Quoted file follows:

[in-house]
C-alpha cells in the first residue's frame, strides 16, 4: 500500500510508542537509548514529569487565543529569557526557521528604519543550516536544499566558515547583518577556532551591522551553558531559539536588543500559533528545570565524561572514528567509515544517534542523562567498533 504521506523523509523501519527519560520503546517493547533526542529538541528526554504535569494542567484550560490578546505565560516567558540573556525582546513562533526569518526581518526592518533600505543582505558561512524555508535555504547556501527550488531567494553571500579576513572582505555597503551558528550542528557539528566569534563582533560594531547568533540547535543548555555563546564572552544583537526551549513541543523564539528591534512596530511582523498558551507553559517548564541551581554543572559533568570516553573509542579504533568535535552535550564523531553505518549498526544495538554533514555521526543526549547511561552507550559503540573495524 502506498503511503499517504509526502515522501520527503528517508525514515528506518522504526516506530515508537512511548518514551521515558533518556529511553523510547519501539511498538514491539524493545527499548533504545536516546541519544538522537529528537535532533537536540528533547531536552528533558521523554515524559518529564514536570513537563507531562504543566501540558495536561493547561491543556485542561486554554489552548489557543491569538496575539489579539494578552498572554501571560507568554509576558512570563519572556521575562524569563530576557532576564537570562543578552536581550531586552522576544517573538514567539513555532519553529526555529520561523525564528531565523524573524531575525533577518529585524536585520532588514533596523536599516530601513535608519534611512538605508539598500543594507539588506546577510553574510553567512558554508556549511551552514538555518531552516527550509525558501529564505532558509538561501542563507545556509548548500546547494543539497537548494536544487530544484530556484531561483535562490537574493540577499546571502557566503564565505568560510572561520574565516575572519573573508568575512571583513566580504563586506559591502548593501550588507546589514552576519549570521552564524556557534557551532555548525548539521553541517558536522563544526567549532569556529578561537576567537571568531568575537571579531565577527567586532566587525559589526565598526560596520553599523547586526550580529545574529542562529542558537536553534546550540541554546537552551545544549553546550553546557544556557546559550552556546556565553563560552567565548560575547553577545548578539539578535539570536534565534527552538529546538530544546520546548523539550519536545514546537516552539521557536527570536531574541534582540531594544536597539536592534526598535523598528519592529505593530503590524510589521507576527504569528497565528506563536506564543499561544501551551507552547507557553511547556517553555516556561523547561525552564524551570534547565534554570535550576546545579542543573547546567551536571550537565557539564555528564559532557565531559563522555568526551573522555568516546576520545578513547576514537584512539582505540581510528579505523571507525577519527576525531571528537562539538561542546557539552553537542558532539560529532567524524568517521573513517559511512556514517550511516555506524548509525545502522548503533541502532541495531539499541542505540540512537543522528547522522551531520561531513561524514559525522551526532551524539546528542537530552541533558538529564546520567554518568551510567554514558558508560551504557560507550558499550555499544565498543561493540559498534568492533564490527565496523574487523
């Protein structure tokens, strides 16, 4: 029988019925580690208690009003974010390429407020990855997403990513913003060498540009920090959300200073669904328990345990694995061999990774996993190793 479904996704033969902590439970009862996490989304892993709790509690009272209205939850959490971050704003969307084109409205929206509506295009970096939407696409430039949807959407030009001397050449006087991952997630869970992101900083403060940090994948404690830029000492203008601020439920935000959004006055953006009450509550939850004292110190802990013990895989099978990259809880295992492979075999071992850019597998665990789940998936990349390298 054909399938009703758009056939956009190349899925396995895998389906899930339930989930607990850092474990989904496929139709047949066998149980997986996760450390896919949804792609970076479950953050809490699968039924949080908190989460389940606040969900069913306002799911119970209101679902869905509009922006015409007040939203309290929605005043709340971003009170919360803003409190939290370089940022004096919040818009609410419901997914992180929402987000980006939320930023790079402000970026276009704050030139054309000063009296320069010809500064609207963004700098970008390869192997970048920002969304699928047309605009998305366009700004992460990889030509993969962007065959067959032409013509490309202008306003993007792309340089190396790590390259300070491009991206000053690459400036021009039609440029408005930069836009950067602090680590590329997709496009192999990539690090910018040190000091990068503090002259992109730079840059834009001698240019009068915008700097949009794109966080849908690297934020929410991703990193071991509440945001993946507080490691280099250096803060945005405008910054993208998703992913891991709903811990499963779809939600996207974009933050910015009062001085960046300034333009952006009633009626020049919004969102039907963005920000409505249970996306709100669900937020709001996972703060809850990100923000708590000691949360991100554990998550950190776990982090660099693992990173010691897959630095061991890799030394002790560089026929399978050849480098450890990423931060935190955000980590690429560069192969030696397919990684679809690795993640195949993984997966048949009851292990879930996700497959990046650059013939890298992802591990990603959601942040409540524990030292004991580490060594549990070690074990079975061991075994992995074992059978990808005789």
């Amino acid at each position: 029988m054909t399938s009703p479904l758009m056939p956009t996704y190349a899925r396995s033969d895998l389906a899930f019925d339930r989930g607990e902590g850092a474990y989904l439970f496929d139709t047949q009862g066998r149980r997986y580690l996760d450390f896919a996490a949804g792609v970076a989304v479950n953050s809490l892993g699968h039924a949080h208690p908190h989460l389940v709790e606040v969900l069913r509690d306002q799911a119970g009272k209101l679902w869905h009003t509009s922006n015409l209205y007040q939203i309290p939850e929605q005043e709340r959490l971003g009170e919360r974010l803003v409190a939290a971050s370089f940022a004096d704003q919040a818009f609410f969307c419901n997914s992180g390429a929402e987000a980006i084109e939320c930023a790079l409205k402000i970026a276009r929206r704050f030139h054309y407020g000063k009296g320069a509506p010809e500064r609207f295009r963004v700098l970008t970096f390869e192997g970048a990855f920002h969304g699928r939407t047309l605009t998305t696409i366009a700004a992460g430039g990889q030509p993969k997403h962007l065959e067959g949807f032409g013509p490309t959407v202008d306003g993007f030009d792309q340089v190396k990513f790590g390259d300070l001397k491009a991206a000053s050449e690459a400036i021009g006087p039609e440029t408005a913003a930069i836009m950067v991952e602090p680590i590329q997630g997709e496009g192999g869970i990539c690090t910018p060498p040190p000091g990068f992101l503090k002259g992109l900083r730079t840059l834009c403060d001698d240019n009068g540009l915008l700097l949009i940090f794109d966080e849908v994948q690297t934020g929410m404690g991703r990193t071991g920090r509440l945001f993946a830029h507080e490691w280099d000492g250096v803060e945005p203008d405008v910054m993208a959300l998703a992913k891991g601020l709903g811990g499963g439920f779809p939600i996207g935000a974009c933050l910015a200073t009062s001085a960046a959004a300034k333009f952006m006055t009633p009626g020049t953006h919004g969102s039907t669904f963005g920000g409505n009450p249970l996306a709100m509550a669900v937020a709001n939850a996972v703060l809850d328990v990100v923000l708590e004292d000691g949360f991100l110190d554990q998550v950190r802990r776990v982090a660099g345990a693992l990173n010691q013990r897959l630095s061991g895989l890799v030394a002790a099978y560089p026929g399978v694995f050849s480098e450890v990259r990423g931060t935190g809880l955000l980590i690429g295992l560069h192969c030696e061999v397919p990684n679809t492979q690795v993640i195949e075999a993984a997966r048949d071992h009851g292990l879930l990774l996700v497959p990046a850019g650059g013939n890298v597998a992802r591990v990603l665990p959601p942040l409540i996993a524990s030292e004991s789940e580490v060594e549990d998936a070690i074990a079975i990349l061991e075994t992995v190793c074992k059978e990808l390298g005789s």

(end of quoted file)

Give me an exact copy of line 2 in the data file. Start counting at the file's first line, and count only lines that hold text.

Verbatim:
C-alpha cells in the first residue's frame, strides 16, 4: 500500500510508542537509548514529569487565543529569557526557521528604519543550516536544499566558515547583518577556532551591522551553558531559539536588543500559533528545570565524561572514528567509515544517534542523562567498533 504521506523523509523501519527519560520503546517493547533526542529538541528526554504535569494542567484550560490578546505565560516567558540573556525582546513562533526569518526581518526592518533600505543582505558561512524555508535555504547556501527550488531567494553571500579576513572582505555597503551558528550542528557539528566569534563582533560594531547568533540547535543548555555563546564572552544583537526551549513541543523564539528591534512596530511582523498558551507553559517548564541551581554543572559533568570516553573509542579504533568535535552535550564523531553505518549498526544495538554533514555521526543526549547511561552507550559503540573495524 502506498503511503499517504509526502515522501520527503528517508525514515528506518522504526516506530515508537512511548518514551521515558533518556529511553523510547519501539511498538514491539524493545527499548533504545536516546541519544538522537529528537535532533537536540528533547531536552528533558521523554515524559518529564514536570513537563507531562504543566501540558495536561493547561491543556485542561486554554489552548489557543491569538496575539489579539494578552498572554501571560507568554509576558512570563519572556521575562524569563530576557532576564537570562543578552536581550531586552522576544517573538514567539513555532519553529526555529520561523525564528531565523524573524531575525533577518529585524536585520532588514533596523536599516530601513535608519534611512538605508539598500543594507539588506546577510553574510553567512558554508556549511551552514538555518531552516527550509525558501529564505532558509538561501542563507545556509548548500546547494543539497537548494536544487530544484530556484531561483535562490537574493540577499546571502557566503564565505568560510572561520574565516575572519573573508568575512571583513566580504563586506559591502548593501550588507546589514552576519549570521552564524556557534557551532555548525548539521553541517558536522563544526567549532569556529578561537576567537571568531568575537571579531565577527567586532566587525559589526565598526560596520553599523547586526550580529545574529542562529542558537536553534546550540541554546537552551545544549553546550553546557544556557546559550552556546556565553563560552567565548560575547553577545548578539539578535539570536534565534527552538529546538530544546520546548523539550519536545514546537516552539521557536527570536531574541534582540531594544536597539536592534526598535523598528519592529505593530503590524510589521507576527504569528497565528506563536506564543499561544501551551507552547507557553511547556517553555516556561523547561525552564524551570534547565534554570535550576546545579542543573547546567551536571550537565557539564555528564559532557565531559563522555568526551573522555568516546576520545578513547576514537584512539582505540581510528579505523571507525577519527576525531571528537562539538561542546557539552553537542558532539560529532567524524568517521573513517559511512556514517550511516555506524548509525545502522548503533541502532541495531539499541542505540540512537543522528547522522551531520561531513561524514559525522551526532551524539546528542537530552541533558538529564546520567554518568551510567554514558558508560551504557560507550558499550555499544565498543561493540559498534568492533564490527565496523574487523